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    (Review / Marchmont: a Novel, by Charlotte Smith)
  Monthly Review /JAS, 1797
  vol 22 p468
Art. 35. Marchmont. By Charlotte Smith. 12mo. 4 Vols. 16s. sewed. Low. 1797.

The tediousness, chicane, and uncertainty of many of our law-proceedings, and the ease with which they may be perverted, by the rich and unprincipled, till they become engines of the most cruel oppression, form the leading character of this work. If the iniquities committed by means of our system of laws occupy a large part, and perhaps encroach too much on the conclusion of the story, the author's personal circumstances and misfortunes may well form a sufficient apology; while they give rise to scenes and situations much more interesting than the vaulted galleries and dreadful conviction that, even in this land of comparative freedom, similar acts of cruelty and injustice not only may be but actually are perpetuated. We have only to add that nothing written by Mrs. Smith, for the rational entertainment of the public, has ever yet, within our recollection, failed of producing the effect intended.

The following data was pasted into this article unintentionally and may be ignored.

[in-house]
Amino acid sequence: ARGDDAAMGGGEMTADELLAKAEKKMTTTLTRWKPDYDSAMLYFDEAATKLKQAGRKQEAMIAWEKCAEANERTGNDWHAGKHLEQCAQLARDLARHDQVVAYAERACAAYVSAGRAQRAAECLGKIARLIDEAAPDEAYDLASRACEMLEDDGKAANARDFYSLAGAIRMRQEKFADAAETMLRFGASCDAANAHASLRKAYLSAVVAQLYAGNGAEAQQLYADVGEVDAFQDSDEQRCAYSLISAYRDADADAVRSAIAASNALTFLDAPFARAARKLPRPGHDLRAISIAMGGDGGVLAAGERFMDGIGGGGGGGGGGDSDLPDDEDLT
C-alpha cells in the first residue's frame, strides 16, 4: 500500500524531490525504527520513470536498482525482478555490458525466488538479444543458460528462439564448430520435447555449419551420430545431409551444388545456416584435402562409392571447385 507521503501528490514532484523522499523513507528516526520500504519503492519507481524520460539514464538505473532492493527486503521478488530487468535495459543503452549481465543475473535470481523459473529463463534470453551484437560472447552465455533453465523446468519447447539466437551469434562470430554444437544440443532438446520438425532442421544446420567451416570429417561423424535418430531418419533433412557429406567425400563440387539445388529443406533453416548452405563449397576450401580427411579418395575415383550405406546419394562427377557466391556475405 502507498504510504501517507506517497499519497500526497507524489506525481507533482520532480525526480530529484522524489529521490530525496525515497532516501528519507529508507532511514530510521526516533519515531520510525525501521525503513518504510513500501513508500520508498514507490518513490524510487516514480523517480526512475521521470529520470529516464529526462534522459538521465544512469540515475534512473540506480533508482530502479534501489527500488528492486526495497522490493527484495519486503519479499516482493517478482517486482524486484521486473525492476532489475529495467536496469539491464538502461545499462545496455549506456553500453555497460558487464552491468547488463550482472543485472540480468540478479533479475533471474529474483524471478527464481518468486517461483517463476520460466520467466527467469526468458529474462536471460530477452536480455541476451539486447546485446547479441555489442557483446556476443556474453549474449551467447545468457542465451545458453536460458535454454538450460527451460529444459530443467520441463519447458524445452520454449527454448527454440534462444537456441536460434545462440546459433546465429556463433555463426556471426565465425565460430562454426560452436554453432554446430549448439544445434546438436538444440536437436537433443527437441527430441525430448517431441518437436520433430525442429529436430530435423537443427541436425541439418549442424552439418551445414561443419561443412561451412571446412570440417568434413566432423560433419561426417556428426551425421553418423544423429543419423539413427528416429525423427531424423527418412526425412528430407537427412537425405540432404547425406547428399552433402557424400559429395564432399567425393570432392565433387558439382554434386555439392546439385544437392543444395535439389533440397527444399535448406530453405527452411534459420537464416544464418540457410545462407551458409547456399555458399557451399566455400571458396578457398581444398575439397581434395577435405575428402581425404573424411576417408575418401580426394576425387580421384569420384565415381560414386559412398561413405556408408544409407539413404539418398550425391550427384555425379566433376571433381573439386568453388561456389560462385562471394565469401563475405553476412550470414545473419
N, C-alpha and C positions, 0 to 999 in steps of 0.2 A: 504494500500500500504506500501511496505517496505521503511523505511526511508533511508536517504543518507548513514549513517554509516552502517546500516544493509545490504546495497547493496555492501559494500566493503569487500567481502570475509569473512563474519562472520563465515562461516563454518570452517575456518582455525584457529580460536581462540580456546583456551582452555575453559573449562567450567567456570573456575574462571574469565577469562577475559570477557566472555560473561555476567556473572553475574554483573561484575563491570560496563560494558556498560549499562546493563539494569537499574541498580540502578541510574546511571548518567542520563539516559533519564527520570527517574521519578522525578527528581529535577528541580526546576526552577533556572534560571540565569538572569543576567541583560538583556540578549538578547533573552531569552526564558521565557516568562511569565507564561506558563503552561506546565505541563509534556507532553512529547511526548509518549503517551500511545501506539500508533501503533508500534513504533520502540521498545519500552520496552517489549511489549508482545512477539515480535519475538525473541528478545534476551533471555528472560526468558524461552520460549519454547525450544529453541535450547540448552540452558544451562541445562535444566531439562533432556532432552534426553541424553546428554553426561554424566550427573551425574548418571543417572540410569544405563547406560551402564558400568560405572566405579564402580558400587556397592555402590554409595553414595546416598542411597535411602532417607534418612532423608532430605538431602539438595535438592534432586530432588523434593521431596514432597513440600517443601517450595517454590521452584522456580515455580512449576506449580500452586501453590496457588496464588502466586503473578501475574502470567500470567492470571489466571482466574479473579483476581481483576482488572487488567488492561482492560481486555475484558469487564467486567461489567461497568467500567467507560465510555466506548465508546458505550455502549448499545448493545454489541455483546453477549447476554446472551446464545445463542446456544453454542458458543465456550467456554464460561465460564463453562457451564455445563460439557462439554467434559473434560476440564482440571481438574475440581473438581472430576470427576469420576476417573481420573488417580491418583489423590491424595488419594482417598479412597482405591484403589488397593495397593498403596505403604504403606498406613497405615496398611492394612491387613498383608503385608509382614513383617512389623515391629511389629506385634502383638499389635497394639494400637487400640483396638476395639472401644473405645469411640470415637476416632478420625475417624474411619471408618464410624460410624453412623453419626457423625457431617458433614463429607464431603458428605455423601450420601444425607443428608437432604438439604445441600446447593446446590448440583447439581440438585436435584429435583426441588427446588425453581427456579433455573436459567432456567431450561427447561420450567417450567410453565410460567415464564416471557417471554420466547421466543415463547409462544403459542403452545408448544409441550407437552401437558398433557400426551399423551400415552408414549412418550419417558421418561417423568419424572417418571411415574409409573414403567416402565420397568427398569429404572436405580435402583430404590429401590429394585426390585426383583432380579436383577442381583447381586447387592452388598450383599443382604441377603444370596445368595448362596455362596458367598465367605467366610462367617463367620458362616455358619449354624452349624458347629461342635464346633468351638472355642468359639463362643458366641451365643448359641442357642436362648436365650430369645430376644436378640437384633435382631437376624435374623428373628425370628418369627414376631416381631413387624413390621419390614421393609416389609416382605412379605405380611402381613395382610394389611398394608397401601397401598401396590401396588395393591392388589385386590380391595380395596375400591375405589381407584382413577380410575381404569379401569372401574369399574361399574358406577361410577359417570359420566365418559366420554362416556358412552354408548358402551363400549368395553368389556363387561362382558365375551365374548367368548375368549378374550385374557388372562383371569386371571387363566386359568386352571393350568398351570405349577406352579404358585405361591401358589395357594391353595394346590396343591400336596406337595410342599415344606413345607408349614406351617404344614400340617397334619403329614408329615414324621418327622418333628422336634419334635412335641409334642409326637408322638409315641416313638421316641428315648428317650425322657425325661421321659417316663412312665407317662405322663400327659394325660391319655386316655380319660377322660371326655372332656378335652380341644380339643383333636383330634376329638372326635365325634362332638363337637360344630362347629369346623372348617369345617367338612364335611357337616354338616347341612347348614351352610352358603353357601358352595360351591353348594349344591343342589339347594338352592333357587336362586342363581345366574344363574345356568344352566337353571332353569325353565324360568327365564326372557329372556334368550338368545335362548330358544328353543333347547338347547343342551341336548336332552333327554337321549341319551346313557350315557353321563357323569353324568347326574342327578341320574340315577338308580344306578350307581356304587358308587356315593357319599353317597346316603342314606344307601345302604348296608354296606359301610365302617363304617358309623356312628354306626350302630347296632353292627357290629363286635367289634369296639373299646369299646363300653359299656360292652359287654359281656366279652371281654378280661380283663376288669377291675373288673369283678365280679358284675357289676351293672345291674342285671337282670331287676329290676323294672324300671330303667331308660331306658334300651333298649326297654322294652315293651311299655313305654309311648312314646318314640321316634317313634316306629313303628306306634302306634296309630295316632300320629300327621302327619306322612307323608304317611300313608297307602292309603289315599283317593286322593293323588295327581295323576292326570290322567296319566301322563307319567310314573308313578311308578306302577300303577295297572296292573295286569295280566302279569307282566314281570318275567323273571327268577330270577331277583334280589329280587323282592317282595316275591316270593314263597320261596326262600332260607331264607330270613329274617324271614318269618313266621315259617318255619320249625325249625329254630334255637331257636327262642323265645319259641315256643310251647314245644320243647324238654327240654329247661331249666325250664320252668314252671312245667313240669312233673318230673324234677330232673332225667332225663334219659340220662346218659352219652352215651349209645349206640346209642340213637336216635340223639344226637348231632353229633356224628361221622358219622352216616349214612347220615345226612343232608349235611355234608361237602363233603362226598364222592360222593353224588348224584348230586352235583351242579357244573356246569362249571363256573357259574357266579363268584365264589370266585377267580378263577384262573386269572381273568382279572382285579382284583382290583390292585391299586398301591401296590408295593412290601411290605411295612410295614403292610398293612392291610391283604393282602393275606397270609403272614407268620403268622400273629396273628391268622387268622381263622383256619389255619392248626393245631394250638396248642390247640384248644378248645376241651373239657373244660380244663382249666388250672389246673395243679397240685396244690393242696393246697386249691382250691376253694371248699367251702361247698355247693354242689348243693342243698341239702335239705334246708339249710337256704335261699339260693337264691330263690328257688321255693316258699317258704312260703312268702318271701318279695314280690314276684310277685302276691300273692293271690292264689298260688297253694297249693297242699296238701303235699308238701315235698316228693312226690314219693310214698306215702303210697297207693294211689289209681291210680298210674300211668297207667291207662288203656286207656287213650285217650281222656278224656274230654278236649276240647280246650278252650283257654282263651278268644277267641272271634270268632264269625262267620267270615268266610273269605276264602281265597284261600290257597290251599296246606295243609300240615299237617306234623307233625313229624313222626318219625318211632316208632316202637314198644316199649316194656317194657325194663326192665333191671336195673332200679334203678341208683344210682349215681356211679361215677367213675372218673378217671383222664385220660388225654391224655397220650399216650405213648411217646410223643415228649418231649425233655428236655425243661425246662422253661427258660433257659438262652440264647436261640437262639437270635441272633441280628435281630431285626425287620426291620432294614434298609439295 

[complete] Provided by Julie A. Shaffer, August 1999.